free in natural ringlets. A lovely girl, with a frank face, and 
wonderful eyes ; so large, so soft, so bright, set to such perfection in 
her kind good head. She was round and fresh and dimpled and 
spoilt, and there was in Pet an air of timidity and dependence which 
was the best weakness in the world, and gave her the only crowning 
charm a girl so pretty and pleasant could have been without. 

" Now, I ask you," said Mr. Meagles in the blandest confidence, 
falling back a step himself, and handing his daughter a step forward 
to illustrate his question: "I ask you simply, as between man and 
man, you know, DID you ever hear of such damned nonsense as putting 
Pet in quarantine ? " 

" It has had the result of making oven quarantine enjoyable." 

" Come ! " said Mr. Meagles, " that's something to be sure. I am 
obliged to you for that remark. Now Pet, my darling, you had better 
go along with Mother and get ready for the boat. The officer of 
health, and a variety of humbugs, in cocked hats, are corning off to 
let us out of this at last : and all we jail-birds are to breakfast 
together in something approaching to a Christian style again, before 
we take wing for our different destinations. Tattycoram, stick you 
close to your young mistress." 

He spoke to a handsome girl with lustrous dark hair and eyes, and 
very neatly dressed, who replied with a half curtsey as she passed off 
in the train of Mrs. Meagles and Pet. They crossed the bare scorched 
terrace all three together, and disappeared through a staring white 
archway. Mr. Meagles's companion, a grave dark man of forty, still 
stood looking towards this archway after they were gone ; until Mr. 
Meagles tapped him on the arm. 

" I beg your pardon," said he, starting. 

" Not at all," said Mr. Meagles. 

They took one silent turn backward and forward in the shade of 
the wall, getting, at the height on which the quarantine barracks are 
placed, what cool refreshment of sea breeze there was, at seven in the 
morning. Mr. Meagles's companion resumed the conversation. 

" May I ask you," he said, " what is the name of " 

" Tattycoram ? " Mr. Meagles struck in. " I have not the least 
idea." 

"I thought," said the other, "that " 

" Tattycoram ? " suggested Mr. Meagles again. 

" Thank you that Tattycoram was a name ; and I have several 
times wondered at the oddity of it." 

" Why, the fact is," said Mr. Meagles, " Mrs. Meagles and myself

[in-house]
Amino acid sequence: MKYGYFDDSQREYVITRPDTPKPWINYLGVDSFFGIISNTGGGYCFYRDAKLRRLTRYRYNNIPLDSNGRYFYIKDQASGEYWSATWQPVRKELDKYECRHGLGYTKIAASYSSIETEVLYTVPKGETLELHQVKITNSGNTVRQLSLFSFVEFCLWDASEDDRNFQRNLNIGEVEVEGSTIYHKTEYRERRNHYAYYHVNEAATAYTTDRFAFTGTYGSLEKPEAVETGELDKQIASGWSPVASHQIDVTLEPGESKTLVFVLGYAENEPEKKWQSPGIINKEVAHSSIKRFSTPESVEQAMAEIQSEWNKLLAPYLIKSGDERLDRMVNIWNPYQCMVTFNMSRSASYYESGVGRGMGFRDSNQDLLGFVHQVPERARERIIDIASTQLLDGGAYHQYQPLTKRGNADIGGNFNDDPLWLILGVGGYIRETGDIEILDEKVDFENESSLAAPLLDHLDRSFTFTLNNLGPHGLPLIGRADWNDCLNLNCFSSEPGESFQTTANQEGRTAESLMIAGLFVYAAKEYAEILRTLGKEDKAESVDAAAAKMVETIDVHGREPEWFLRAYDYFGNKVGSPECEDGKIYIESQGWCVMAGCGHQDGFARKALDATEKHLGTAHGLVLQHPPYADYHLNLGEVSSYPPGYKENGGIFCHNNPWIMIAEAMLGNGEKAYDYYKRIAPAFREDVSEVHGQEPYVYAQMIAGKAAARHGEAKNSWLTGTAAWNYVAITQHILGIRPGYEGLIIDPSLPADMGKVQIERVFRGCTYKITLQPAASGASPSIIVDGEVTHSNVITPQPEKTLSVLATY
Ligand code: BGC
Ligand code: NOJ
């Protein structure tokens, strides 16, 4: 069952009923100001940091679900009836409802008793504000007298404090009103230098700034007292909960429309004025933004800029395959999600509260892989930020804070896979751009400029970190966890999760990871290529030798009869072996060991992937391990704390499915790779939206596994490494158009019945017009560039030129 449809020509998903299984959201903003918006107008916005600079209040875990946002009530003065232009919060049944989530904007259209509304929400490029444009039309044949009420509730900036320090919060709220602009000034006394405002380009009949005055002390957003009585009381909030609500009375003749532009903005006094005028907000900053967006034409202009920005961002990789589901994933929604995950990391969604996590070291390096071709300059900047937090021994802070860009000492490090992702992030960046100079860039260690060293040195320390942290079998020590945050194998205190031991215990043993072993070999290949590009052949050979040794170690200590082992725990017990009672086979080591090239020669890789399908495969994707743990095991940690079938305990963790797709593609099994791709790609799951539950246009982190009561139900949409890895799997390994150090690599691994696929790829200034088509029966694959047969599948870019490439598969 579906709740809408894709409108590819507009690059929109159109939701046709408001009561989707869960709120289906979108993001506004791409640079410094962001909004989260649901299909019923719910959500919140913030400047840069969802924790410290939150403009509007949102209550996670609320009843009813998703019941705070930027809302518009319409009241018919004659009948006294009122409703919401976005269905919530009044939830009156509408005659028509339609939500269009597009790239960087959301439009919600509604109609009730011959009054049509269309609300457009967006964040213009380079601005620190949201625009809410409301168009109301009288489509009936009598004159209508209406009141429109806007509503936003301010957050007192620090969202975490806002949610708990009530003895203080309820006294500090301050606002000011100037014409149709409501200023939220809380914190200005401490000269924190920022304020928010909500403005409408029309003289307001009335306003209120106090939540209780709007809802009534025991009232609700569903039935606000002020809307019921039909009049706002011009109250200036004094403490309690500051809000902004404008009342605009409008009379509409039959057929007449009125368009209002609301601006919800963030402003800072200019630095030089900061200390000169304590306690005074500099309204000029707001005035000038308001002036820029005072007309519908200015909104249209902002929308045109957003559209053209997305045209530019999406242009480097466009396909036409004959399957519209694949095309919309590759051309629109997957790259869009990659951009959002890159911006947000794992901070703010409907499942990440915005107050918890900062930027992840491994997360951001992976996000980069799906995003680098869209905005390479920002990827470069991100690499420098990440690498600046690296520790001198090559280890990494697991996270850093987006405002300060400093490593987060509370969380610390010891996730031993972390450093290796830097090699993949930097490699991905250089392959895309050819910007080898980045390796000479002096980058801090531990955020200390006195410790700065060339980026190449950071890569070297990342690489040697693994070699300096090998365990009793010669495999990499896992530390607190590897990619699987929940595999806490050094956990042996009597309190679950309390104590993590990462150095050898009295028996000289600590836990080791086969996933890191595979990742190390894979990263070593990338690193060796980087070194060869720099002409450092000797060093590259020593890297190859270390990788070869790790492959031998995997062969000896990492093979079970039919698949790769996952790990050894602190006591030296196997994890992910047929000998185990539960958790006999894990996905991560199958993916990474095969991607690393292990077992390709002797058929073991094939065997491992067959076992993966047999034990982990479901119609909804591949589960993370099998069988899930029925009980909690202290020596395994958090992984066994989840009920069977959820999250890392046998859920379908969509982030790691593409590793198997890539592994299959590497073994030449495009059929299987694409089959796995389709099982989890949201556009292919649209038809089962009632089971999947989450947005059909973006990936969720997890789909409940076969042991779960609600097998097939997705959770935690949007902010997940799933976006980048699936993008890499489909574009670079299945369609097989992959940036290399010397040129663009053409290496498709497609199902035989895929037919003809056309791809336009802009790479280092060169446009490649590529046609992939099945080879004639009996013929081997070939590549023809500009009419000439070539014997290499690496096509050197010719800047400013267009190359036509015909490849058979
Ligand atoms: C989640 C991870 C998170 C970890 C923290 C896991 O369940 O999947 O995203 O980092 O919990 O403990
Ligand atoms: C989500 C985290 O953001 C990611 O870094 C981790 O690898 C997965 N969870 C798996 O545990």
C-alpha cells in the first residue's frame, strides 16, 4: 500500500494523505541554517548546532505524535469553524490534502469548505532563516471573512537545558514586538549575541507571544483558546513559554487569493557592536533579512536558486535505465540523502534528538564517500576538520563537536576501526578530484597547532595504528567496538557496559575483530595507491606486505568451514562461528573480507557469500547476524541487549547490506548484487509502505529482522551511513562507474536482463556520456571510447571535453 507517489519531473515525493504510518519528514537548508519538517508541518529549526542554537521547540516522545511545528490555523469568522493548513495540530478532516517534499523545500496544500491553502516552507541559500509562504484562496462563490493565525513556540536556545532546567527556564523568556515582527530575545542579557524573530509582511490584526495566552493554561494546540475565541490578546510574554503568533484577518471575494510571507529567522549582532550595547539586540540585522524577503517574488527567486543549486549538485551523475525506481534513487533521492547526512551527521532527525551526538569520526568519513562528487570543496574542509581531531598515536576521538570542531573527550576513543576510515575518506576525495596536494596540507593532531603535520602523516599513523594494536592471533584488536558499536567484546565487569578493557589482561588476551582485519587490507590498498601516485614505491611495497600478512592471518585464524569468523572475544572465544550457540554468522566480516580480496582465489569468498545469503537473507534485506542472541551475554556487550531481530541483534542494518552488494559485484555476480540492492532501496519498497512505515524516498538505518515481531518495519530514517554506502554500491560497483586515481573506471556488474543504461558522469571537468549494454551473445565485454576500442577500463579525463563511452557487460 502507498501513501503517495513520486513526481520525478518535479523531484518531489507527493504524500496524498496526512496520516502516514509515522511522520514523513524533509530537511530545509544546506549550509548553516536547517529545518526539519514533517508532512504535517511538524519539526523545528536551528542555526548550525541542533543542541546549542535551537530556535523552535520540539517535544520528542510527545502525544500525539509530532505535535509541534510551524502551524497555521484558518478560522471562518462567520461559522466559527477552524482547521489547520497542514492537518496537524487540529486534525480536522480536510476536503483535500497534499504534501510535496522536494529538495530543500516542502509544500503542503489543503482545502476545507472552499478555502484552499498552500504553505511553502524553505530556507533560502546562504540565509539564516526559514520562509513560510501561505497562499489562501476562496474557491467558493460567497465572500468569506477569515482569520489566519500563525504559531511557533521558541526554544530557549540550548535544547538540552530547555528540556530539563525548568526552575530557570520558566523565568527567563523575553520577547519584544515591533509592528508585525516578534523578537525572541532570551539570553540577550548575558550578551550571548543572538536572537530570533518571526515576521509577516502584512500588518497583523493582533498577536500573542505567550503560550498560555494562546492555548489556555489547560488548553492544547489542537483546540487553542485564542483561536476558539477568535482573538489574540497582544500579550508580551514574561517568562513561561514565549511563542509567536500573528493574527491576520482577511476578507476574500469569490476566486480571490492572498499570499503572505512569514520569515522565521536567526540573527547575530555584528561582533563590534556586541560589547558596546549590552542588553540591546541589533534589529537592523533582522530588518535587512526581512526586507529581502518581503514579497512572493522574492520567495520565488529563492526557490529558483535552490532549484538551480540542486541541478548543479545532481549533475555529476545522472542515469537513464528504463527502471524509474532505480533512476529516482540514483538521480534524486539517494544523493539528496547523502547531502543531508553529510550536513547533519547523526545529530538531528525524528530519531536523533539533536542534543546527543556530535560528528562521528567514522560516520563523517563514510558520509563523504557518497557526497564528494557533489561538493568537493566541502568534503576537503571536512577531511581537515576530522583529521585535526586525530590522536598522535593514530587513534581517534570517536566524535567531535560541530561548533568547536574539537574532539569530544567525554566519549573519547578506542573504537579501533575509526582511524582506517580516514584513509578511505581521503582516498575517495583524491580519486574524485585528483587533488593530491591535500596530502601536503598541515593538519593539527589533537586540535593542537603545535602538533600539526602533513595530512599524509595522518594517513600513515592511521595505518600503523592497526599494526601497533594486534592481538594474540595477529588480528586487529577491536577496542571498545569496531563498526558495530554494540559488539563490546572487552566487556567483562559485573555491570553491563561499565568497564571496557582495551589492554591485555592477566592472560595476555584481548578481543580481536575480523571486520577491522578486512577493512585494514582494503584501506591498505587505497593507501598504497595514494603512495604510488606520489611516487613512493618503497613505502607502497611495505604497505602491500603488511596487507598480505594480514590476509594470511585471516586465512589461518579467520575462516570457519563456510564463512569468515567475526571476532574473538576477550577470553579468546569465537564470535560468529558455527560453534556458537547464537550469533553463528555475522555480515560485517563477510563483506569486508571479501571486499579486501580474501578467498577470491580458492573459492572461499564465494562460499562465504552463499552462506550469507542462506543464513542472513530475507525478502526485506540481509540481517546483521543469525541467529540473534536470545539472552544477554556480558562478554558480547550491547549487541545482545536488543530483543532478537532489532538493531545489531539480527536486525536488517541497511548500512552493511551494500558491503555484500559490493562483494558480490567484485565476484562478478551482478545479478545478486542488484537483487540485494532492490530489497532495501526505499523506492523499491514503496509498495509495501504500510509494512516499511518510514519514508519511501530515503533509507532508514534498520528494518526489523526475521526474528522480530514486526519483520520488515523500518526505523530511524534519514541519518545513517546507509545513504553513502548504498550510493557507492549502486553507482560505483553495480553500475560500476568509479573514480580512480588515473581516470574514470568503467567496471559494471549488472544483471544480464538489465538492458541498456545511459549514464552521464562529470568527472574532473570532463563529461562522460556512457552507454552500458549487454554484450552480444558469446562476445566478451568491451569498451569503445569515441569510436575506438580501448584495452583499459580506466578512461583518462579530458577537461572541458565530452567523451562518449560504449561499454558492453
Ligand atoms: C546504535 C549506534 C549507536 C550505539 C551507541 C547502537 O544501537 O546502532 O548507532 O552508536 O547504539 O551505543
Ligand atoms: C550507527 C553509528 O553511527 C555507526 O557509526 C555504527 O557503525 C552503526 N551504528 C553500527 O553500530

are, you see, practical people." 

" That, you have frequently mentioned in the course of the agree- 
able and interesting conversations we have had together, walking up 



Tfie Meagleses and Tattycoraui. 15 

and down on these stones," said the other, with a half sniiie breaking 
through the gravity of his dark face. 

" Practical people. So one day, five or six years ago now, when we 
took Pet to church at the Foundling you have heard of the Found- 
ling Hospital in London ? Similar to the Institution for the Found 
Children in Paris ? " 

" I have seen it." 

" Well ! One day when we took Pet to church there to hear the 
music because, as practical people, it is the business of our lives to 
show her everything that we think can please her Mother (niy usual 
name for Mrs. Meagles) began to cry so, that it was necessary to take 
her out. ' What's the matter, Mother ? ' said I, when we had brought 
her a little round ; ' you are frightening Pet, my dear.' ' Yes, I know 
that, Father,' says Mother, ' but I think it's through my loving her so 
much, that it ever came into my head.' ' That ever what came into 
your head, Mother ? ' '0 dear, dear ! ' cried Mother, breaking out 
again, ' when I saw all those children ranged tier above tier, and 
appealing. from the father none of them has ever known on earth, to 
the great Father of us all in Heaven, I thought, does any wretched 
mother ever come here, and look among these young faces, wondering 
which is the poor child she brought into this forlorn world, never 
through all its life to know her love, her kiss, her face, her voice, 
even her name ! ' Now that was practical in Mother, and I told her 
so. I said, ' Mother, that's what I call practical in you, my dear.' " 

The other, not unmoved, assented. 

" So I said next day : Now, Mother, I have a proposition to make 
that I think you'll approve of. Let us take one of those same children 
to be a little maid to Pet. We are practical people. So if we should 
find her temper a little defective, or any of her ways a little wide of 
ours, wo shall know what we have to take into account. We shall 
know what an immense deduction must be made from all the influences 
and experiences that have formed us no parents, no child-brother or 
sister, no individuality of home, no Glass Slipper, or Fairy God- 
mother. And that's the way we came by Tattycoram." 

" And the name itself " 

" By George ! " said Mr. Meagles, " I was forgetting the name itself. 
Why, she was called in the Institution, Harriet Beadle an arbitrary 
name, of course. Now, Harriet we changed into Hattey, and then 
into Tatty, because, as practical people, we thought even a playful 
name might be a new thing to her, and might have a softening and 
affectionate kind of effect, don't you see ? As to Beadle, that I 
needn't say was wholly out of the question. If there is anything that